Smartphones put Pandora on the mainstream map and is also helping the fortunes of paid music services such as Rhapsody and Rdio, which has created an iPhone music app that is a viable alternative to purchasing music a la carte with iTunes. Indeed, a subscription music offering is also integrated into Windows Phone 7 with Zune.
But what about the rest of consumers, particularly the millions who use prepaid handset services and feature phones, and pay their monthly cell phone bill in cash? Cricket has developed an intriguing music service for its customers called Muve Music. The basic proposition of Muve is similar to those of other music renal services. One can download all the DRM songs one wants for a monthly fee. Stop paying the fee and the access to the music goes away.
But rather than dealing with a PC and sideloading, Muve downloads music right to the handset over 3G, saving time and bandwidth by heavily compressing audio with a new “good enough” Dolby encoding method. The service will launch on a single Samsung feature phone with more to come, including smartphone implementations.
Cricket has addressed concerns about navigating such a large music library on a handset by offering a Web portal into the service that allows customers to pick songs and designate them to be sent right to the handset. And while it is a relatively focused service, it has also integrated automatic playlist creation and song identification.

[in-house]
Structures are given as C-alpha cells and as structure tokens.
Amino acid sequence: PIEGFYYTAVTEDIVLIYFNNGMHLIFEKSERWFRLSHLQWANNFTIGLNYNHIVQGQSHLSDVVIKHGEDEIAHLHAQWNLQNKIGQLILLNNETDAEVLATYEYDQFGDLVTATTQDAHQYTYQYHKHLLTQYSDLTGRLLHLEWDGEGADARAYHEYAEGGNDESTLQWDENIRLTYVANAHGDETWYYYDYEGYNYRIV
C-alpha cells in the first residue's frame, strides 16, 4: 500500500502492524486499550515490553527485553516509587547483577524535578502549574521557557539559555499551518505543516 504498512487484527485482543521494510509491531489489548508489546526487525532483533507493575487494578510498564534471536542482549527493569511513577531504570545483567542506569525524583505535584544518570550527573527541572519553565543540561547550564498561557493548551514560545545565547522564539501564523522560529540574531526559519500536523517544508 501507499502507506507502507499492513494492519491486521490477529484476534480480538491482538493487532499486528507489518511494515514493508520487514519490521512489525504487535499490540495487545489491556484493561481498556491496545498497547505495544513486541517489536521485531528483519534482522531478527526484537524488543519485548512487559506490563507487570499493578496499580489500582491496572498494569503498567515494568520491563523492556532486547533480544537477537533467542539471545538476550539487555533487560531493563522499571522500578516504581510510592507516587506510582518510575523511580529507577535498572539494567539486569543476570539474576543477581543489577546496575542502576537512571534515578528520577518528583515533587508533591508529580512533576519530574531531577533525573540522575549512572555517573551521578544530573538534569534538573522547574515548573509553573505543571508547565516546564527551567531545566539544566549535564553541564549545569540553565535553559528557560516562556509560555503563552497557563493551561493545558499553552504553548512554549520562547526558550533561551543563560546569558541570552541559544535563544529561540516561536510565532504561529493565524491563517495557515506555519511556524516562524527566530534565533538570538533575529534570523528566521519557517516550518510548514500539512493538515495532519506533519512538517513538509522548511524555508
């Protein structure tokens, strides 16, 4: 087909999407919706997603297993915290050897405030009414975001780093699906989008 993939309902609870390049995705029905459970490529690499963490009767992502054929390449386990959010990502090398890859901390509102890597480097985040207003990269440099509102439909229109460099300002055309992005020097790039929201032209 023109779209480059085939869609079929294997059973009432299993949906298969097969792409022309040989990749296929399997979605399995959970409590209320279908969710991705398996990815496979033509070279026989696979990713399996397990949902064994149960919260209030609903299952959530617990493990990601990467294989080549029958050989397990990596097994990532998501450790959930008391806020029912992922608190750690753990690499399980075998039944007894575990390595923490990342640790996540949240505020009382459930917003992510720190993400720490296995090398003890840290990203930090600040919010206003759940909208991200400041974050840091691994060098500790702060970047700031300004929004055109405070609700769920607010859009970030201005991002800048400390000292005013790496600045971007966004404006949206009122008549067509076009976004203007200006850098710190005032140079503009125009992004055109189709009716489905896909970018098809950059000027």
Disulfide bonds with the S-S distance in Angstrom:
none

Muve Music also lets customers use any available track as their ringtone or ringback tone. It’s about a $10 premium on top of the bill, or about what a monthly subscription to Rhapsody or Napster would cost that allows unlimited downloading. However, it is simply another part of the bill rather than paid to a third-party music provider.
The service is the best effort to date to tie music access into the carrier offering mix, which is the best shot of them becoming mainstream. But that doesn’t necessarily mean that Sprint, for example, could roll the service as is into a Simply Everything plan. More post-paid customers would care more about music access on the PC itself, and there could be issues around discounts for family plans. Cricket has leveraged the simplicity of its phone service to deliver a simple on-demand music service for a customer base that it describes as passionate about music and flustered as to the best way to access it on what is their primary music-capable digital device.